11 Games To Entertain a Toddler AND a Baby

PicMonkey Collage

Try these 11 simple games to keep both your toddler and baby happy and stimulated.

Introducing…Baby H

Hello everyone, and Happy New Year!

This is a very special new year for me, as our family of three has now become four! I am very pleased to announce the arrival of the latest addition to our boy-heavy household: our enormous, beautiful H.  Wow – was I ever glad to meet him!  It was a long, uncomfortable Summer for me.   I found pregnancy with a toddler so challenging that I pretty much stopped writing.  Those of you who wrote lovely supportive comments when I felt well enough to write again – thank you for making me feel useful and not alone. For me, carrying a baby has felt a bit like transporting ‘The One True Ring’ to Mordor – it is the most precious thing any woman can carry, and the burden is SO heavy.  My first thought when I wake up every morning now is: YES! I’M NOT PREGNANT! I literally think this will continue until the day I die.

Well, I have reached the end of my arduous journey, and I have my gloriously chubby reward.  I really cannot tell you how refreshing it is to have some energy again, and to be back on the scene.  And now I have some fresh inspiration for the blog – in the form of a gorgeous,  cuddly baby!

Mum-of-two Land

There hasn’t been much time to recover from pregnancy this time around.  I have been thrown straight into Mum-of-two Land, without even a Rough Guide for navigation!

Mum-of-two Land  is very similar to Mum-of-one Land, only everything is more intense.  There are more nappies to change, more mouths to feed, more laundry baskets to empty, more beds to change, more wriggling legs to get into the pram, more tears to soothe, more wardrobes to rotate, more brains to stimulate, more tummies to tickle.  This results in less time to do any of these jobs, less time to myself, less sleep, and, inevitably, more of that dreaded Mum Guilt.  Each day is a flurry of activity, yet nothing really ever seems to get done.  I used to enjoy planning little projects but there is no chance of that now.  I give myself a virtual gold star if I manage to get through the day having fed, clothed, changed and exercised both boys without losing the plot.  If I expect anything more of myself, I go a tiny bit mad trying to achieve it.

Managing all this practical stuff is tough, but I can (just about) cope with it.  By far, the biggest challenge for me has been keeping the two of them entertained at the same time.  T and I had got ourselves into a very comfortable routine.  Now that little H has arrived, our world has had to shift to include him, and there is less time in the day for playing.  I find this incredibly frustrating, as I want them both to be happy and stimulated, and I love playing with them both.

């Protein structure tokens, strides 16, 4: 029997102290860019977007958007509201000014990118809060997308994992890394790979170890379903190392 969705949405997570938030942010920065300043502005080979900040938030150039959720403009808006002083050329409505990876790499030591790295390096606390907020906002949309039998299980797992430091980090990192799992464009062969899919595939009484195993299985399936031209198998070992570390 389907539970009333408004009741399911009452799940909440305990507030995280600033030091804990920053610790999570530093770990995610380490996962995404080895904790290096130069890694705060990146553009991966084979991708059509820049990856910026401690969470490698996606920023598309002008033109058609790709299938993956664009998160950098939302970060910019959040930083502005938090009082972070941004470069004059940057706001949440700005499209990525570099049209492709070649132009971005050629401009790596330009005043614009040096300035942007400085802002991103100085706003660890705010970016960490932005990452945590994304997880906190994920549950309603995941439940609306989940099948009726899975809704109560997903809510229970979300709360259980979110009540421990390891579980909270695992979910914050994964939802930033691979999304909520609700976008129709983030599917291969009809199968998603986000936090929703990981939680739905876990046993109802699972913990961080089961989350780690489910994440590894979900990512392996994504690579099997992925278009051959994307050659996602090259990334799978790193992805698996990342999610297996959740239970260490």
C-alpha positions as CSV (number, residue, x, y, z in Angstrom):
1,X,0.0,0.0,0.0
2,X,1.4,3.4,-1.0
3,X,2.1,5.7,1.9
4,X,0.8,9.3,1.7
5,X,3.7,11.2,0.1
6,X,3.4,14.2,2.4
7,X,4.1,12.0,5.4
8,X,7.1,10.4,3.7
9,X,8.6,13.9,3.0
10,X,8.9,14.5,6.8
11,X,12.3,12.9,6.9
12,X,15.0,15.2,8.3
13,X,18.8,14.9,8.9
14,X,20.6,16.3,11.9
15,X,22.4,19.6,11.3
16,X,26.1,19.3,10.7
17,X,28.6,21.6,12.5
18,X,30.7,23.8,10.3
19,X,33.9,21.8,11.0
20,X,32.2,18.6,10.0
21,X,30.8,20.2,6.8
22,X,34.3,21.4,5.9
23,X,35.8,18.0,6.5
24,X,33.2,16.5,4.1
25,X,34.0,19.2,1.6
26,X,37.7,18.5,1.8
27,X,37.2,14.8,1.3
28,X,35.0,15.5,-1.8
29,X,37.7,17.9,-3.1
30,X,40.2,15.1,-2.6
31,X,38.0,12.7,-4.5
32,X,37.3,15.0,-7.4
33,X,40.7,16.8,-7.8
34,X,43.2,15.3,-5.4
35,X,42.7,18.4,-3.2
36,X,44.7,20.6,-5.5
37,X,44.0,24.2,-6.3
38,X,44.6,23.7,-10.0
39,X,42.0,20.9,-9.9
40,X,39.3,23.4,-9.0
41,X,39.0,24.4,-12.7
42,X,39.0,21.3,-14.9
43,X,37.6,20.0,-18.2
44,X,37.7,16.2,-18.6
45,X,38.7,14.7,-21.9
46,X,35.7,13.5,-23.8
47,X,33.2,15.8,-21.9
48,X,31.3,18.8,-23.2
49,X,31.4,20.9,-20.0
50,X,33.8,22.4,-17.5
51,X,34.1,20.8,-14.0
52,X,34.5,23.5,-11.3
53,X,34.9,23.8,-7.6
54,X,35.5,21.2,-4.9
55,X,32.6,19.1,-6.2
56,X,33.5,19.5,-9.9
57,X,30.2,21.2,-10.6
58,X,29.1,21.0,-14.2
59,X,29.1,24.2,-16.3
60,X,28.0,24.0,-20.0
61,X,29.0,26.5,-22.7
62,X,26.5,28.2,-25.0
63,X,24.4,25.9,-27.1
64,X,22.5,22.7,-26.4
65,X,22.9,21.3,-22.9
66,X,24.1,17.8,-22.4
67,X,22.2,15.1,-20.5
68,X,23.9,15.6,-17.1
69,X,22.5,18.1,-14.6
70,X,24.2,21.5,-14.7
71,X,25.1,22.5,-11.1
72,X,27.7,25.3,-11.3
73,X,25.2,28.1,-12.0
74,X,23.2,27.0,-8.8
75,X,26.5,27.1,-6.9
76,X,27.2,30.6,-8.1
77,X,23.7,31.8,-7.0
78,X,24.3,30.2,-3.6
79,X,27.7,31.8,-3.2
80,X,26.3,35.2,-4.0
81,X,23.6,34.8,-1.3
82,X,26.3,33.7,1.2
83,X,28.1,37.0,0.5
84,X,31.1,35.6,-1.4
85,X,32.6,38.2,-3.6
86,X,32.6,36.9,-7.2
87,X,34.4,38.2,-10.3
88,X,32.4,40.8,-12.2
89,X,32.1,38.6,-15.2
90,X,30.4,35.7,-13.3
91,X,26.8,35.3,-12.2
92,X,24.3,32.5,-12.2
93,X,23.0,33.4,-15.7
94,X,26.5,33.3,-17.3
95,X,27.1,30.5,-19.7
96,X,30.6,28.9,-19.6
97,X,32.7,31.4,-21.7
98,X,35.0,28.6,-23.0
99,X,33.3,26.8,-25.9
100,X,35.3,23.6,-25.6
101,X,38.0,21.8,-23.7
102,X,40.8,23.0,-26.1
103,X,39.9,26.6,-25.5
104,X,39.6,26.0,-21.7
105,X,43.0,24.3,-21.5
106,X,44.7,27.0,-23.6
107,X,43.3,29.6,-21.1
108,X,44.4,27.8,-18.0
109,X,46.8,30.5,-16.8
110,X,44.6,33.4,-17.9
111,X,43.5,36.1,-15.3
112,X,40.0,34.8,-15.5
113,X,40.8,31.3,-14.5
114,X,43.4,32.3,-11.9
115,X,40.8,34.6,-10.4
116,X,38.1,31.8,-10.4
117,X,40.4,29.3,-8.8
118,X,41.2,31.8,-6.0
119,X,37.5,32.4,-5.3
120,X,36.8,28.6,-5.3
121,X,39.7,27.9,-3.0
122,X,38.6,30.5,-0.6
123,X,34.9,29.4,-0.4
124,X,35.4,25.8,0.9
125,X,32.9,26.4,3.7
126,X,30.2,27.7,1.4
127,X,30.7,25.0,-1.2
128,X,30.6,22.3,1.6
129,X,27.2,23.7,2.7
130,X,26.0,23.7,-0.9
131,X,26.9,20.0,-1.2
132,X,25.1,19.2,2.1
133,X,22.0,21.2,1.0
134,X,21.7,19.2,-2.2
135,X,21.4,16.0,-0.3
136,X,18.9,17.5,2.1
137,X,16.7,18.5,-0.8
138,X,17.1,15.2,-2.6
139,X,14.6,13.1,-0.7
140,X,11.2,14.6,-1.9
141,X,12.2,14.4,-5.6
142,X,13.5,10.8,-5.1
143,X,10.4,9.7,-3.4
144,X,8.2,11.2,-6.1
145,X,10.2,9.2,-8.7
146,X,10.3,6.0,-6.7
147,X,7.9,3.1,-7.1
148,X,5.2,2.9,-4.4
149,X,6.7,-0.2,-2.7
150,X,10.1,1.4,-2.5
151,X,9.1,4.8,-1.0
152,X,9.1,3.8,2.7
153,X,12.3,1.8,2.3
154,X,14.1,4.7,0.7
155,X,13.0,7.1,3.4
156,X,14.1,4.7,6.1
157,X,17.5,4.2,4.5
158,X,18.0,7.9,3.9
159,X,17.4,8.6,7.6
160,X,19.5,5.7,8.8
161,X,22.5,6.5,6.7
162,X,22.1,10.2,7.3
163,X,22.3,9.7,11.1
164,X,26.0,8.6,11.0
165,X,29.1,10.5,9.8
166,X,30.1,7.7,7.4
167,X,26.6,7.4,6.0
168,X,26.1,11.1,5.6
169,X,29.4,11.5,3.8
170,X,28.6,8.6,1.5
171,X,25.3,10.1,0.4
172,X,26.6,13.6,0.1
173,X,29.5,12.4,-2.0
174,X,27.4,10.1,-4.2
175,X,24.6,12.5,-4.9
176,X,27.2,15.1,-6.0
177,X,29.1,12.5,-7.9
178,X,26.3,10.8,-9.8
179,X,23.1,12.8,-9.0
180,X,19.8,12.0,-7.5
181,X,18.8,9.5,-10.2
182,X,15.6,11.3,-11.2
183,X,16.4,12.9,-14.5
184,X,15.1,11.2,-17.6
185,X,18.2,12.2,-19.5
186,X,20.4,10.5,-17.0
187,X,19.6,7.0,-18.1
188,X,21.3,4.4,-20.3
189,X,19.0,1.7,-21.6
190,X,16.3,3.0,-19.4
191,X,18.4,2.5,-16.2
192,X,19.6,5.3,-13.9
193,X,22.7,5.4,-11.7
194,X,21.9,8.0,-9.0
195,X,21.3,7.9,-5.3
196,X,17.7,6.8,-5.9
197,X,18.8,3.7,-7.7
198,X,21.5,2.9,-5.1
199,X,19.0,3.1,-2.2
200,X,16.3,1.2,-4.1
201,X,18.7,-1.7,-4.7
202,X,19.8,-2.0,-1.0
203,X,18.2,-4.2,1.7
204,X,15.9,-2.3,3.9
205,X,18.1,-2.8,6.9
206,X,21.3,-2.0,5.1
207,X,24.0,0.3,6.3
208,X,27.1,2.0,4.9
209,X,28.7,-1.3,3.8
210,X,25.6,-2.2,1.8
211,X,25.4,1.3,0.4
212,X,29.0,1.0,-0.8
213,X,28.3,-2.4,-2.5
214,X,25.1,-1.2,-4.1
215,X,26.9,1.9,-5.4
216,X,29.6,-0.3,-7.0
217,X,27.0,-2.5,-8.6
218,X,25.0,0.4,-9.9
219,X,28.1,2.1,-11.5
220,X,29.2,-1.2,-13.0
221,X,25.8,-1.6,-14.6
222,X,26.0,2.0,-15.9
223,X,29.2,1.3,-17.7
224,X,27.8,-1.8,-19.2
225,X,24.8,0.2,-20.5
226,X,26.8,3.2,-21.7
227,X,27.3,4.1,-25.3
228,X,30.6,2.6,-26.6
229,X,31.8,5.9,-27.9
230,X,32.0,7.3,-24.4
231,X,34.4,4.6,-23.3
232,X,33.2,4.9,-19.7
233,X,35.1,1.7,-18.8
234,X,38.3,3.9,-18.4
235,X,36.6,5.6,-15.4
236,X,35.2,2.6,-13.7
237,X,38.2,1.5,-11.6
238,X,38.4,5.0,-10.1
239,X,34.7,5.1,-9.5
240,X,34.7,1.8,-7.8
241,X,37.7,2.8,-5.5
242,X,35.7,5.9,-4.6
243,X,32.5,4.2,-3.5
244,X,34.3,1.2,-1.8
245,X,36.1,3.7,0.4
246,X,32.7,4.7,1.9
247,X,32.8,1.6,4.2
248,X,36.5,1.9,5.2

I have installed what I call ‘Mummy and T Time’, which happens while H has his nap, but for the rest of the day we are all together, so H rarely gets his own ‘Mummy Time’.  In the first few weeks, I would get to the end of the day and realise that I had barely spoken a word to H.  On a few occasions, I found myself in tears when daddy came home, worrying that I wasn’t spending enough quality time with the baby, and fantasising about his inevitable future drug habit/jail sentence caused by my neglectful parenting!

Toddler and Baby Games

As time has gone on, my hormones have settled down and H has become a bit less nocturnal, I have calmed down.  And I think I have found a way to ease the Mum Guilt a little: we have come up with a few games and activities that are really quick and easy to set up, where both the boys are learning and having fun.  Here they are.  I hope they work for you too :-).

1. The Song Bag

songbag 3

You may have read my post about how to make rhyme time a bit more fun at home.  We made a song box in which we put a selection of props for our favourite songs.  Well the song box has now become a Song Bag.  T loves getting the props out and being able to choose which song we sing.  The one we are singing in the picture is ‘Five Little Speckled Frogs’ – we have five plastic frogs, a bit of shiny blue card for the pool, and half a breadsticks tube painted brown for the log.  What would you put in your Song Bag?

Learning taking place:
Toddler: singing, speaking, memory and fine motor skills
Baby: language, tune, rhythm